Defining 'Out of Bounds' in Golf

White lines show where out of bounds begins at Royal St. George golf course No. 14 hole
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"Out of bounds" refers to those areas outside the golf course from which play is not allowed, or any area designated as out of bounds by the committee.

Out of bounds will be marked in some way, often by the use of stakes or some barrier (a fence, for example). Items used to designate out of bounds are not considered obstructions, are considered to be fixed, and therefore cannot be removed in order to play a shot.

"Out of bounds" is often abbreviated in writing as "O.B." or "O.O.B.," and "OB" (oh-bee) is often the spoken shorthand (as in, "That shot might be headed OB").

Official Definition of 'Out of Bounds' In the Rules

This is the official definition of "out of bounds" as it appears in the Rules of Golf, written by the USGA and R&A (note: this is from the condensed Player's Edition; the Full Edition includes a slightly expanded text):

All areas outside the boundary edge of the course as defined by the Committee. All areas inside that edge are in bounds.
The boundary edge of the course extends both up above the ground and down below the ground.
The boundary edge should be defined by boundary objects or lines:
*Boundary objects: When defined by stakes or a fence, the boundary edge is defined by the line between the course -side points of the stakes or fence posts at ground level (excluding angled supports), and those stakes or fence posts are out of bounds.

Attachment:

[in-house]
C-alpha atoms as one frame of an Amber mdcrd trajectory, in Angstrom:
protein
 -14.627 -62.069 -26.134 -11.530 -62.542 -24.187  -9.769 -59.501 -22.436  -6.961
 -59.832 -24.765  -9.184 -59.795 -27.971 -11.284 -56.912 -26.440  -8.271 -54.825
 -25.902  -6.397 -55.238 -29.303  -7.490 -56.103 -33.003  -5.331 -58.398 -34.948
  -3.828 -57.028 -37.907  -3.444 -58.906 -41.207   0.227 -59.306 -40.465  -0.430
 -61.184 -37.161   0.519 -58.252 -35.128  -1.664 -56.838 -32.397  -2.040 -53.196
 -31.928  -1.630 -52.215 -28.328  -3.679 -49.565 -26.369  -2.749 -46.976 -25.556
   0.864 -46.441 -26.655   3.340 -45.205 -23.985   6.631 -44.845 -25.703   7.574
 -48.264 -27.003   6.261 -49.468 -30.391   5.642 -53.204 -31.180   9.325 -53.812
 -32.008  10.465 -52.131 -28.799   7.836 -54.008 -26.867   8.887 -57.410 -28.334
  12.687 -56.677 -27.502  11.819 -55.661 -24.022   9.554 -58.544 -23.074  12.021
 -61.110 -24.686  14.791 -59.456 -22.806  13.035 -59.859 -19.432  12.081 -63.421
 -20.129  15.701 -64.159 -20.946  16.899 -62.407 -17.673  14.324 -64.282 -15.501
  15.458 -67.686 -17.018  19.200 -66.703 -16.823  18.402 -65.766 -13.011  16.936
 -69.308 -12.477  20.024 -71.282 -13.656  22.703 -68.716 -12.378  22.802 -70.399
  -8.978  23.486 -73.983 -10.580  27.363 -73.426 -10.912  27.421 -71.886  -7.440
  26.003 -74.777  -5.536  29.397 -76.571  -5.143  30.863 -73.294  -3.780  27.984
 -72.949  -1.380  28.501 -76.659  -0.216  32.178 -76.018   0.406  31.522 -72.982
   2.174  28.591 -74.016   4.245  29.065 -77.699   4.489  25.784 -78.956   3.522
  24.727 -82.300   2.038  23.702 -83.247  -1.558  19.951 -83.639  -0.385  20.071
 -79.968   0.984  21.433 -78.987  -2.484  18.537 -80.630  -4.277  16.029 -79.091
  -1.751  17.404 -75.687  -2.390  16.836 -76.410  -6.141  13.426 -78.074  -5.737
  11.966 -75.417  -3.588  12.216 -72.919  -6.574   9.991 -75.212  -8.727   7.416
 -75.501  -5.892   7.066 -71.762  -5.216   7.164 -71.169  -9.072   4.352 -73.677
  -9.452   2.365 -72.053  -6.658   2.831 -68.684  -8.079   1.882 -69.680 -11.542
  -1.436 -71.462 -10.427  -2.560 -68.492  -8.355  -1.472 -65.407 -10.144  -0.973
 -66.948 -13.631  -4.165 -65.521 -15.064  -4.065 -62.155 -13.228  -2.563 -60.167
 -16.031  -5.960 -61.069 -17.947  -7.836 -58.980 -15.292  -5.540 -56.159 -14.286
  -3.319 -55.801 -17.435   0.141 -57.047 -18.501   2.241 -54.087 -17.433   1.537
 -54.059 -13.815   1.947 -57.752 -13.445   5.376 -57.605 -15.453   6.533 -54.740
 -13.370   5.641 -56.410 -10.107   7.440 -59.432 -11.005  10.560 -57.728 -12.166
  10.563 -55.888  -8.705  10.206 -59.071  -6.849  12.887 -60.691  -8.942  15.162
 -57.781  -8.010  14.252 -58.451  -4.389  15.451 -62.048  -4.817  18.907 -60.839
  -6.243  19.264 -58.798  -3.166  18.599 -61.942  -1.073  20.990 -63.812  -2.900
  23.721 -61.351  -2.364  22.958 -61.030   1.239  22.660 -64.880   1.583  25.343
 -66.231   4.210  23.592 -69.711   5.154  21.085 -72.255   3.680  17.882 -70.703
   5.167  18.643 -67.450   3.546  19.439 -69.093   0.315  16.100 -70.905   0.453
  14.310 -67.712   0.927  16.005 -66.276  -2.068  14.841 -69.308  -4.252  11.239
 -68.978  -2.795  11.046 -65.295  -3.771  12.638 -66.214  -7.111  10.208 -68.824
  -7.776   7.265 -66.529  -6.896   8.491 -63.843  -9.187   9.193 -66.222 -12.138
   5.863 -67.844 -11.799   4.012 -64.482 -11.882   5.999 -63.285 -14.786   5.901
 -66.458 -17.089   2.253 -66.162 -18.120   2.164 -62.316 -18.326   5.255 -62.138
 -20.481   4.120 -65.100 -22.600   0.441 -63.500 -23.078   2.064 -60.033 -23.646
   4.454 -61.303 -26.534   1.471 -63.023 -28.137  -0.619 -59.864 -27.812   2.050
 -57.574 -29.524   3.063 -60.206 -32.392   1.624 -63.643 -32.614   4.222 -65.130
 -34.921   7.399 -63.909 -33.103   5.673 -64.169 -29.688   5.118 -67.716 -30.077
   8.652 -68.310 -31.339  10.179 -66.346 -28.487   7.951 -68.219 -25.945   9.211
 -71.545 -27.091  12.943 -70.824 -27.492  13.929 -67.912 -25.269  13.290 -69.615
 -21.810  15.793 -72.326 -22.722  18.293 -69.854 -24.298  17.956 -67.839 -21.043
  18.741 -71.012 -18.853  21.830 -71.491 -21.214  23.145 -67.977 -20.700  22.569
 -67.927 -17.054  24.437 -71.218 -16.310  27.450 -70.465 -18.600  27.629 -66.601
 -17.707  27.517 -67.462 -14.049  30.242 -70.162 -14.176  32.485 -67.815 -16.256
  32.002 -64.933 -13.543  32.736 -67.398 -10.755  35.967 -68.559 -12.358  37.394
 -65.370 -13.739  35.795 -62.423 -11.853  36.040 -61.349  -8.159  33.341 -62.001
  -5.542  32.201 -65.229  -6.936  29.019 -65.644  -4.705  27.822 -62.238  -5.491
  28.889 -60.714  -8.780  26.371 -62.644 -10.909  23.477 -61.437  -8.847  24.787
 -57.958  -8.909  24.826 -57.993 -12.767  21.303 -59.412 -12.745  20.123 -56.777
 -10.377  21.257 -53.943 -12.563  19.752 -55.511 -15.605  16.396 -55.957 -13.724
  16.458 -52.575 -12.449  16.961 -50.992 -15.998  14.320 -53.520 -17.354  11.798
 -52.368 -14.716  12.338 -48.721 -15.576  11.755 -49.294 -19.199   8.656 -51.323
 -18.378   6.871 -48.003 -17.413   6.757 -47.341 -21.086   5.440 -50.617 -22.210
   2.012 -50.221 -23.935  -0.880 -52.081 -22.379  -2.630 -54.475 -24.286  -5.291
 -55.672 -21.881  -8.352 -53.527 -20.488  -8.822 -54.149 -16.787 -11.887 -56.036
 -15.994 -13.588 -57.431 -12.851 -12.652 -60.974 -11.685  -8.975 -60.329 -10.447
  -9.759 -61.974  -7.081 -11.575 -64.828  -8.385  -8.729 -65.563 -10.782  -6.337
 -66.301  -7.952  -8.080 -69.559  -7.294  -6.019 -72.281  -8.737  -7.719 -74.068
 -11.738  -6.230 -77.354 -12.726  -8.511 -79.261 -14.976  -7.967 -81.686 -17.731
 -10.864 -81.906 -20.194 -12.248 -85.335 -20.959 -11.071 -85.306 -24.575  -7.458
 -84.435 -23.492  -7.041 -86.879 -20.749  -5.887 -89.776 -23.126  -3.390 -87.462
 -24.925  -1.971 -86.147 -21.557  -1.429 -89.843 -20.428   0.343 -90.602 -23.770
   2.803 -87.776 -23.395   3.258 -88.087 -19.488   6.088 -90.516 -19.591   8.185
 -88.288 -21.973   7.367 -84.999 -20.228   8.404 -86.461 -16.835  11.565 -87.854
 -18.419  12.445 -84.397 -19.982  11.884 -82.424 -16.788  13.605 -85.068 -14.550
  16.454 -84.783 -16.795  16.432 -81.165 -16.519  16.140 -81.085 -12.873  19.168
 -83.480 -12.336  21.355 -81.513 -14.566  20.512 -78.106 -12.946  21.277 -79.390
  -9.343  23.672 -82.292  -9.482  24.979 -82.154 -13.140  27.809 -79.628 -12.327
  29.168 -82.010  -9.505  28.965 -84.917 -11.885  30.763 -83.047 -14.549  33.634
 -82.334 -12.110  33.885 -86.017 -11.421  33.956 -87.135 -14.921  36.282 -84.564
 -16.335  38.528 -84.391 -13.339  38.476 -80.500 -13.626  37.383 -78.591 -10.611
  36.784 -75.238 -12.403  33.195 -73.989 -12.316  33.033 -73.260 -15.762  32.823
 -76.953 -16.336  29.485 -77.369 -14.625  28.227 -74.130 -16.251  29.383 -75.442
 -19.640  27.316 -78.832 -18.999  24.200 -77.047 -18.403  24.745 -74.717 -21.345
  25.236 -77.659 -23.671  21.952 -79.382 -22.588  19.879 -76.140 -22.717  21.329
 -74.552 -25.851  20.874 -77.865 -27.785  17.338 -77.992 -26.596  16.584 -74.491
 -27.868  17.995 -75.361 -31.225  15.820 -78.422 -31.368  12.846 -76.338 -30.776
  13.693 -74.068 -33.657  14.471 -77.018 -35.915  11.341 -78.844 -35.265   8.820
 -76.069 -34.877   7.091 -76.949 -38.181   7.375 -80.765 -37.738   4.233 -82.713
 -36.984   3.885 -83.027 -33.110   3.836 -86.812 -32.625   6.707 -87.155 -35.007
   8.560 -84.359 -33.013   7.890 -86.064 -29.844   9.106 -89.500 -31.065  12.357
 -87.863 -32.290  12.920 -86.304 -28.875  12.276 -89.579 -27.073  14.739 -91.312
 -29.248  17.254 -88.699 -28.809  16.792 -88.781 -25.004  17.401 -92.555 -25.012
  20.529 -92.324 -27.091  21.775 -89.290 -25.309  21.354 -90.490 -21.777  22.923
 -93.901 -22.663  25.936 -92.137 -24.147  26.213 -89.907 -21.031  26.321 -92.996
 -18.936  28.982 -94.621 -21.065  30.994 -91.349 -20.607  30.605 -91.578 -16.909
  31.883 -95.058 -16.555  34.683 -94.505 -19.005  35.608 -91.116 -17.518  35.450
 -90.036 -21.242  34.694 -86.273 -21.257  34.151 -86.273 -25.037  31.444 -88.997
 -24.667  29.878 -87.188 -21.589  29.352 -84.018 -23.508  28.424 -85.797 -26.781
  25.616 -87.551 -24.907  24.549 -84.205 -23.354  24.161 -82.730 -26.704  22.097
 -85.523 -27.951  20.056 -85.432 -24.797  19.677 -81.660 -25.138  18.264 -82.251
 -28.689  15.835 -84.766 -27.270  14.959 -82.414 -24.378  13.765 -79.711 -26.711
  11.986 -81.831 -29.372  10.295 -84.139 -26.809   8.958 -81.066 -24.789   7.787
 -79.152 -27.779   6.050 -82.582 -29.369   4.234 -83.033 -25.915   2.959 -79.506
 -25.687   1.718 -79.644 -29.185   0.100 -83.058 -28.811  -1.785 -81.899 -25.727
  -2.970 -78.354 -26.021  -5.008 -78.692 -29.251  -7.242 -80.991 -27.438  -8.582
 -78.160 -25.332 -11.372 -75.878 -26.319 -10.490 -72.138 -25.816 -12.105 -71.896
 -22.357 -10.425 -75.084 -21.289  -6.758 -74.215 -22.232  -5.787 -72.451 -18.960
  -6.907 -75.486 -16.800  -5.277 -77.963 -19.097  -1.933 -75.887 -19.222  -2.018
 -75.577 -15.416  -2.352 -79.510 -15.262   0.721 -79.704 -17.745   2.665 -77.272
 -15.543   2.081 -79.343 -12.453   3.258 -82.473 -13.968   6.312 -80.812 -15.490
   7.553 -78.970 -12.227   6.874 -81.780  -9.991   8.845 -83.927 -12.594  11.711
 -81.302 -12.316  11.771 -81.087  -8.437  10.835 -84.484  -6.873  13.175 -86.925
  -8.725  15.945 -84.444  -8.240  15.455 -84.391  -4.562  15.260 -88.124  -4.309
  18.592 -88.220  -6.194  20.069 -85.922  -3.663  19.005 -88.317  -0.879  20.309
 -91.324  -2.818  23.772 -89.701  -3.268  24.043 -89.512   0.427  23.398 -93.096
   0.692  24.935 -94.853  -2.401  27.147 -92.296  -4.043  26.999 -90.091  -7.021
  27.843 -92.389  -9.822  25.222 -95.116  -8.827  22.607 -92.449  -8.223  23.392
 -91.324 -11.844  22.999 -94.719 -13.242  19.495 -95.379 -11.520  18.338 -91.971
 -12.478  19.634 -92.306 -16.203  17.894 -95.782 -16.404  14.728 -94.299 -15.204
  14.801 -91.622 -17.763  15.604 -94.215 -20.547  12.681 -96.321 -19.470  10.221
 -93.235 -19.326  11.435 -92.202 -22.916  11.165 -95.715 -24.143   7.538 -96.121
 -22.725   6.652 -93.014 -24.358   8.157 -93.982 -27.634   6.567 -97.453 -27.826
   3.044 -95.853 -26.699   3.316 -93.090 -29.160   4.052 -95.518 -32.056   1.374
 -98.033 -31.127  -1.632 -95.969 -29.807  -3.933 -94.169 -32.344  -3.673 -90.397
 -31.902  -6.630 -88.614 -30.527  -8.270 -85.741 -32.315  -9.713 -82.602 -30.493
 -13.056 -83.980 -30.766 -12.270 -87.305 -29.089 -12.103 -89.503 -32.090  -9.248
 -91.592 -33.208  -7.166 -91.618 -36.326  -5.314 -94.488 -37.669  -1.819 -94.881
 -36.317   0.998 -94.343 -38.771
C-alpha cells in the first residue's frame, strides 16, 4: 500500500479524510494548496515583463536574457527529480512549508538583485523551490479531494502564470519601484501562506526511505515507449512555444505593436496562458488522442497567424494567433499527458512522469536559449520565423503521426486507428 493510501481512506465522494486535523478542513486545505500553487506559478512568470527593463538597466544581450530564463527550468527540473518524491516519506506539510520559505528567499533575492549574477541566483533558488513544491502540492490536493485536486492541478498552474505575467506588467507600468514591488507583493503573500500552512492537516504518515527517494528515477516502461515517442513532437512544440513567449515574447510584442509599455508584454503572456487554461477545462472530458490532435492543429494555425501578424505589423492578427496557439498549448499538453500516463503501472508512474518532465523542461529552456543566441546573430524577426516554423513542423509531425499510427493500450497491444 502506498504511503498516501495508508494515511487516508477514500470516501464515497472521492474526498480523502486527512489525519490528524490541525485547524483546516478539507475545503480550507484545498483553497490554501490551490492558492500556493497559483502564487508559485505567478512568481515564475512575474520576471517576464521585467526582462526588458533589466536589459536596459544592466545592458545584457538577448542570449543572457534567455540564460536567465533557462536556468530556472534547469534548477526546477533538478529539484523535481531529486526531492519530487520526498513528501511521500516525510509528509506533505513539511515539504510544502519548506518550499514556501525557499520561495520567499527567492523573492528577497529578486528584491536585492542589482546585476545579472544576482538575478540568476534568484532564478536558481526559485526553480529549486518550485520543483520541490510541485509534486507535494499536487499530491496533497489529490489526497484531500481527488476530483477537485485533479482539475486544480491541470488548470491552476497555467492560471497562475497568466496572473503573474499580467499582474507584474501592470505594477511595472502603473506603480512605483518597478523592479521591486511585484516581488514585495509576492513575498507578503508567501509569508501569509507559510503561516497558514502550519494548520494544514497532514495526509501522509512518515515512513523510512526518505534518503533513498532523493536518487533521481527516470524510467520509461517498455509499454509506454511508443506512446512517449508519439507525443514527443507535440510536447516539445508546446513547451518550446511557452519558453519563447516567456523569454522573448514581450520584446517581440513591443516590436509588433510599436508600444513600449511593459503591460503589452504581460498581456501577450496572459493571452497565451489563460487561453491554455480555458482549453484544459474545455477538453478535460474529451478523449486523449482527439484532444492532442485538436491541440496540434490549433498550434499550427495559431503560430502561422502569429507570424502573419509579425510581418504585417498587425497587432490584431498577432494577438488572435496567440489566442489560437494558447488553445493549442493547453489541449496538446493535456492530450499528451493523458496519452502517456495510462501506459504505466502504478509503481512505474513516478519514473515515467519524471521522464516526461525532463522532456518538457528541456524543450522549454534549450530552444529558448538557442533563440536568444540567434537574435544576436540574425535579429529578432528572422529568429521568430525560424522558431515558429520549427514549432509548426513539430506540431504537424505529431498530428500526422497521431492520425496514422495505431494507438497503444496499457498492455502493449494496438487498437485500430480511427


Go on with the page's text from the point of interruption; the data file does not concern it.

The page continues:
When defined by other objects such as a wall or when the Committee wishes to treat a boundary fence in a different way, the Committee should define the boundary edge.
*Lines: When defined by a painted line on the ground, the boundary edge is the course -side edge of the line, and the line itself is out of bounds.
When a line on the ground defines the boundary edge, stakes may be used to show where the boundary edge is, but they have no other meaning. Boundary stakes or lines should be white.

White Is the Color of Out of Bounds

As stated in the last sentence of the above definition, when a golf course uses stakes or a line painted on the ground to designate the out-of-bounds boundary, those stakes or that line are white.

(Although if some other boundary — a fence, for example — denotes out of bounds, that type of boundary won't necessarily be white. Many times, though, such OB boundaries are either obvious (a fence along the edge of a golf course property, for example) or are mentioned on the scorecard.)

The Penalty for Hitting a Ball Out of Bounds

The penalty for hitting a golf shot out of bounds, and how to proceed after doing it, are covered in the Rules of Golf in Rule 18.2. That rule begins by noting that "Your ball at rest is out of bounds only when all of it is outside the boundary edge of the course." So, for example, if a white line painted on the turf designated the OB boundary, and your golf is at rest on the line, the ball is in bounds. Rule 18.2 includes a diagram to help golfers determine the in-or-out-of-bounds question.

  • It's a stroke-and-distance penalty for hitting the ball out of bounds. That means, if you are playing by the rules, when you hit a ball OB you must add a penalty stroke to your score, then play another ball from the location of your previous stroke. (Rule 18.2b)
  • If you think you just hit a ball out of bounds, you can play a provisional ball from the same place the first one was played. Be sure to announce your intention to hit a provisional to your playing partners. (Rule 18-3)

If you are not playing by the rules — a friendly round with buddies, none of whom take it too seriously or expect strict adherence to the rules — then for the sake of speeding up play you can ignore stroke-and-distance. Just add a penalty stroke and drop a ball at the place your original shot went out of bounds.

Also note that you are allowed to stand out-of-bounds to play a ball that is in bounds.